Why automating finance is everyone’s business
When looking at a finance automation system, savings should extend beyond the immediate department to the rest of the business. Brought to you by DiviPay.
When considering a new finance automation system, invariably the focus is on measuring how the new tool saves time for the finance function. But savings need to go beyond the immediate department to include the rest of the business – and the knock-on effects the new software can have outside its primary purpose.
While it may be a cause of frustration for finance and accounting experts, it’s highly likely other executives in the business will have strong opinions about how to prioritise automation within finance. This is no doubt because finance, like HR, affects everyone in an organisation – for example, all paid employees rely on payroll.
A recent survey of 500-plus CFOs worldwide by spend-management solution DiviPay found that almost 70% of CFOs felt some to a lot of pressure from other disciplines in the business to automate parts of finance.
This pressure can be turned to finance’s advantage if finance or accounting leaders choose fintech that benefits everyone.
Spend management has a far reach
“Spend management solutions like DiviPay are an easy ‘sell’ to all areas of an organisation because the tech benefits everyone responsible for spending money on behalf of the business,” says DiviPay founder and CEO Daniel Kniaz.
Pictured: Daniel Kniaz, CEO, DiviPay
“Finance no longer needs to process paper receipts and manual reimbursements and they have control over company spending. Employees aren’t out of pocket for company expenses and forgo time-consuming reimbursement forms.”
But the right fintech can do even more than this; it can also aid in better automation decisions for other areas of the business.
Automation: spending and saving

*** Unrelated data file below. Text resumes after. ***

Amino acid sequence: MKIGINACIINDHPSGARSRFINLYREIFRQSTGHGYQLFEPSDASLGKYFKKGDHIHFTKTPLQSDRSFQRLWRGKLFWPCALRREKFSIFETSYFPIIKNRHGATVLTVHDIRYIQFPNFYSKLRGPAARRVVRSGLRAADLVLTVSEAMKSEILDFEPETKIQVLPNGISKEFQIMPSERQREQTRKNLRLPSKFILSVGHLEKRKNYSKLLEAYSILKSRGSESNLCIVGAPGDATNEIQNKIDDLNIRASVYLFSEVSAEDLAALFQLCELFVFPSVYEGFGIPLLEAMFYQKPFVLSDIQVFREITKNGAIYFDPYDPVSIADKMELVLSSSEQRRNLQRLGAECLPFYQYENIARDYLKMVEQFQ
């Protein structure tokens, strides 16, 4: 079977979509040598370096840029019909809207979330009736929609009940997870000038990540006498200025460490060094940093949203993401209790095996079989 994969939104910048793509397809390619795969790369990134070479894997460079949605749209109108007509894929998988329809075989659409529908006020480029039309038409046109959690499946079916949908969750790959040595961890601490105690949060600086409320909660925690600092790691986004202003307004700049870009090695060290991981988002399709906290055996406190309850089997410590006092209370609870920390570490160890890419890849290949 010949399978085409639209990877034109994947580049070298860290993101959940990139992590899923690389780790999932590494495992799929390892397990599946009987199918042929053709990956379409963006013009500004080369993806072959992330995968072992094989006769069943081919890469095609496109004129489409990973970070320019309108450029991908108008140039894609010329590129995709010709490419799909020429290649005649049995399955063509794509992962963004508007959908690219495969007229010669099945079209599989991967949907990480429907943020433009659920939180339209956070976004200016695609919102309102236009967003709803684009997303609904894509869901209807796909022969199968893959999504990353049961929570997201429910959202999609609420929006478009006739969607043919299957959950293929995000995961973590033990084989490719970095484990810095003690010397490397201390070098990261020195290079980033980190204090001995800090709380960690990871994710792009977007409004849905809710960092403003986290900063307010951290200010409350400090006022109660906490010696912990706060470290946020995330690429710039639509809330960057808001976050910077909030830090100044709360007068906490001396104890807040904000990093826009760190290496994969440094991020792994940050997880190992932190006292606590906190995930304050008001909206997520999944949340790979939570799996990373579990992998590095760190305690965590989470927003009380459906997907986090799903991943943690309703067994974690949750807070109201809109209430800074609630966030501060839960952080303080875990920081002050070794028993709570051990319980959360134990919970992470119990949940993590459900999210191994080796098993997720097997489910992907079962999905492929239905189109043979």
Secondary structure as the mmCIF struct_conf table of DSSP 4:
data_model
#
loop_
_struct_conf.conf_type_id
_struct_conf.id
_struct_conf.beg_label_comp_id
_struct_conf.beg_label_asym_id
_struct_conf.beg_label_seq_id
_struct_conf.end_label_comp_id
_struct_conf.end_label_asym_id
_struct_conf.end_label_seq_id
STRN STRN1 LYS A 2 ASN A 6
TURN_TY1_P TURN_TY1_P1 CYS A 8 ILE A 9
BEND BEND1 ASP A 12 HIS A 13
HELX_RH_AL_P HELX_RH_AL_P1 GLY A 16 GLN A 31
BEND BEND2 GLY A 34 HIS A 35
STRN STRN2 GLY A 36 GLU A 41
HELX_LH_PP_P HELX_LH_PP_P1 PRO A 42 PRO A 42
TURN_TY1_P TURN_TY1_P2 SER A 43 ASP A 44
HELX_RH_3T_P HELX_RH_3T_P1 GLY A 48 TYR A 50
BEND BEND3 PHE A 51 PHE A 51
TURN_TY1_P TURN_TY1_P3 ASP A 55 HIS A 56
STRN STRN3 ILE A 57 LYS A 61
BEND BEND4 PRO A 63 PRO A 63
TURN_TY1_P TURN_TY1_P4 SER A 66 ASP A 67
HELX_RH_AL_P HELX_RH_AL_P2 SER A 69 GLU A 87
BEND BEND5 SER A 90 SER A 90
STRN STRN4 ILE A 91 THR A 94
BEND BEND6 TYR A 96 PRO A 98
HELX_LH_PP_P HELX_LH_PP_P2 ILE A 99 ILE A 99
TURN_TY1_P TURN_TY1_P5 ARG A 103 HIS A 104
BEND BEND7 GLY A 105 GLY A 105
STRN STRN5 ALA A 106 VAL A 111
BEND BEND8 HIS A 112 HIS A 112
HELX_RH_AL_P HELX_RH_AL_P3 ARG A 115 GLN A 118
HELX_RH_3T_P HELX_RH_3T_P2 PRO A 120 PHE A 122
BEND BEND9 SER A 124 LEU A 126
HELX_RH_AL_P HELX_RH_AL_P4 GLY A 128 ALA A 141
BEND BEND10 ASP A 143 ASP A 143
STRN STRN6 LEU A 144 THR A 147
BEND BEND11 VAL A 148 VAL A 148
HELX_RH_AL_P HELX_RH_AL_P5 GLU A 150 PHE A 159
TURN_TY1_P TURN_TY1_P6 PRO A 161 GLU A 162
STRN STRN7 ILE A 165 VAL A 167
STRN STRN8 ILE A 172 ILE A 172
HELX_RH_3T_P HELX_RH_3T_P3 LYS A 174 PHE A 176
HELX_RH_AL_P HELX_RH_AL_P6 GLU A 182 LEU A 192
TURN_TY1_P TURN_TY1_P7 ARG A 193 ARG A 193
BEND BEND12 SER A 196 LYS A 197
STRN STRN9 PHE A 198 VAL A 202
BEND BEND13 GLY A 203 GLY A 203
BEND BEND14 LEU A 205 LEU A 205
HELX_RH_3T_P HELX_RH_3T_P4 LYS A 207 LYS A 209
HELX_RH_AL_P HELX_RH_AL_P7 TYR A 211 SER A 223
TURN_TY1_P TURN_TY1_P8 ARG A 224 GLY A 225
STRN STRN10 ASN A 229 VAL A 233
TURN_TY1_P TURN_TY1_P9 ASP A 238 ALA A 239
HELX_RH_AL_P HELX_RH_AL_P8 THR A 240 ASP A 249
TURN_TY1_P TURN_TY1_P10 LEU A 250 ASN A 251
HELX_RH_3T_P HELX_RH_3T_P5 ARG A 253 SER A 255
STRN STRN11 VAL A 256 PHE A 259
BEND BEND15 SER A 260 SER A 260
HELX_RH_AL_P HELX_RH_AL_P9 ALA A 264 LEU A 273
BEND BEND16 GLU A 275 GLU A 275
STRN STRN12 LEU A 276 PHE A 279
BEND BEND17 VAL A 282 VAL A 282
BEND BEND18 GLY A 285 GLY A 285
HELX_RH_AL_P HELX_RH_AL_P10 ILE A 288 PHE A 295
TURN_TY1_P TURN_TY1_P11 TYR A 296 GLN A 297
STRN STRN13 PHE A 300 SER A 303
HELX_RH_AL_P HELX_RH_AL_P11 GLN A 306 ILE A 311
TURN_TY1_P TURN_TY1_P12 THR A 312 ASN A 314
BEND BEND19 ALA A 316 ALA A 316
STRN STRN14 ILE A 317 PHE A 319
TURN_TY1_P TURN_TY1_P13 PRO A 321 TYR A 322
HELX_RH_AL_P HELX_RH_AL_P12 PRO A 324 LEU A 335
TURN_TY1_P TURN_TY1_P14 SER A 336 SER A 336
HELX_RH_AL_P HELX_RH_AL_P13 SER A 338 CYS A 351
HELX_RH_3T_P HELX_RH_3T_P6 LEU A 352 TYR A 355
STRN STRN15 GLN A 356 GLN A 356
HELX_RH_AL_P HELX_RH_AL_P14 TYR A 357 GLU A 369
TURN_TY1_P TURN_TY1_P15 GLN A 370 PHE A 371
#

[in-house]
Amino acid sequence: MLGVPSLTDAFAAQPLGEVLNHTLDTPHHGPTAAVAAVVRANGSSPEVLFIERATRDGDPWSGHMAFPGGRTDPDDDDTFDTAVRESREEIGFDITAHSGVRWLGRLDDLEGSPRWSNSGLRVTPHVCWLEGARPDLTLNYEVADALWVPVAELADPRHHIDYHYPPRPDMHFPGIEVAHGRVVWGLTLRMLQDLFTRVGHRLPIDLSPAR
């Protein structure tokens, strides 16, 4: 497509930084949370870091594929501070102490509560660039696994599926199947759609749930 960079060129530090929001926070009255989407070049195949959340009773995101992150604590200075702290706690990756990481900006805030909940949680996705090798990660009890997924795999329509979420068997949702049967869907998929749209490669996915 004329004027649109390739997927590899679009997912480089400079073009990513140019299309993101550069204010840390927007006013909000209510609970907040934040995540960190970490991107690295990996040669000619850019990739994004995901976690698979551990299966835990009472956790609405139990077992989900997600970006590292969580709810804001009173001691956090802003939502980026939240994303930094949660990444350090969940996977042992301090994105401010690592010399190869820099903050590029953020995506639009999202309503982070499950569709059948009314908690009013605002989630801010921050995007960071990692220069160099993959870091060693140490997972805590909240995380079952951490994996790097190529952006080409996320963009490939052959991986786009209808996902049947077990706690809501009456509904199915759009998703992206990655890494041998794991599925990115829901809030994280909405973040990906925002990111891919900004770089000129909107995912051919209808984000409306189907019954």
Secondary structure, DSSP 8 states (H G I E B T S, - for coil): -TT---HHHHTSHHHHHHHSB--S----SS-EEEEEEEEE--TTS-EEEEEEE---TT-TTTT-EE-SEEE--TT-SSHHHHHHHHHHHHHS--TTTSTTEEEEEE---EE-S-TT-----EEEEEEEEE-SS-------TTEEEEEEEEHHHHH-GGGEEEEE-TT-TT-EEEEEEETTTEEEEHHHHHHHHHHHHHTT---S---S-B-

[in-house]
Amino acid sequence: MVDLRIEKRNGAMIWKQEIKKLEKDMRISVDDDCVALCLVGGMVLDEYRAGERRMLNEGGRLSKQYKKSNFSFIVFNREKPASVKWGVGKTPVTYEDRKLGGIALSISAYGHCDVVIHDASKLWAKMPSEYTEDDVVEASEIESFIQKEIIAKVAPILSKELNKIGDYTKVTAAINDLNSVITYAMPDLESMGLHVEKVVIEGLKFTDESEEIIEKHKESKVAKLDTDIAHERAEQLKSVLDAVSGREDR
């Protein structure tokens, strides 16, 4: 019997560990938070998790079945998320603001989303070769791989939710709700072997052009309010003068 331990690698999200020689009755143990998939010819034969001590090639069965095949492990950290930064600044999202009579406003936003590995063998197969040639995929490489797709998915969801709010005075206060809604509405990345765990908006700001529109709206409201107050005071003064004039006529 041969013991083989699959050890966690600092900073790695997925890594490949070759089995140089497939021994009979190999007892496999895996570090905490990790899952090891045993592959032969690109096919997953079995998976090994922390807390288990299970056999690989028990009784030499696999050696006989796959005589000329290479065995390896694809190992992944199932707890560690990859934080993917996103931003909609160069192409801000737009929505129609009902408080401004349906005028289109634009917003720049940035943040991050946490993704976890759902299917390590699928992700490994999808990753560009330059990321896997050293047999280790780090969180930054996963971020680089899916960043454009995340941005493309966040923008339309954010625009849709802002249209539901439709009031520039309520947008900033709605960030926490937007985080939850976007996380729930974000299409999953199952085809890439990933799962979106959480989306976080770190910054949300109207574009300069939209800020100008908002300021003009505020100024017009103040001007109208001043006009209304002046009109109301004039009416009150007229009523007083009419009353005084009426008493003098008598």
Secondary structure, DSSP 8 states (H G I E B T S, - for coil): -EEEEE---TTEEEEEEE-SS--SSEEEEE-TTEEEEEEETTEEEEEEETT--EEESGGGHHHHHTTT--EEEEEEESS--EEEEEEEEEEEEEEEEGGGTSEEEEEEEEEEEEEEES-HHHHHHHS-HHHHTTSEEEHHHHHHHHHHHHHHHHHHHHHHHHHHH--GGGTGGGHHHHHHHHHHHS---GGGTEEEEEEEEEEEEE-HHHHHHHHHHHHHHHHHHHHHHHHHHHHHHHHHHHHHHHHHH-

More than half of the 500-plus CFOs surveyed conceded that, yes, their finance team does pay for fintech that isn’t currently being used. If finance is affected by this problem, the department in which expenses are closely monitored, what does this picture look like in the rest of the business? It’s not likely to be any better.
Finance and accounting can be clever in using fintech to monitor other automation expenses. For example, DiviPay’s subscriptions feature allows budget holders to keep a very close eye on where money is spent, so ongoing subscriptions aren’t quietly forgotten.
“Finance and accounting can be clever in using fintech to monitor other automation expenses.”
“Marketing and comms are areas within an organisation notorious for ongoing expenses that are no longer being used,” Kniaz observes.
“For example, publication subscriptions to stay up to date with the latest news are forgotten – but the payments continue. Or new A/B testing tools become available and marketing switches to the latest best-in-breed solution, failing to cancel its predecessor.”
If all these automation tools are paid for out of a set budget via a spend-management tool – that finance has full visibility over – then finance has achieved the ultimate goal: using automation to optimise automation across the business. When finance succeeds at this, rowing in the same direction as the rest of the C-suite, then the inter-department pressure to automate areas of finance is likely to be more collaborative.
Find out more:
Read more about successfully implementing finance automation in DiviPay’s report, including insights from Russell Colbourne FCCA GAICD and Chris Chan CA on answering the perennial question: ‘What’s in it for me?’ when pitching finance tech to the rest of an organisation.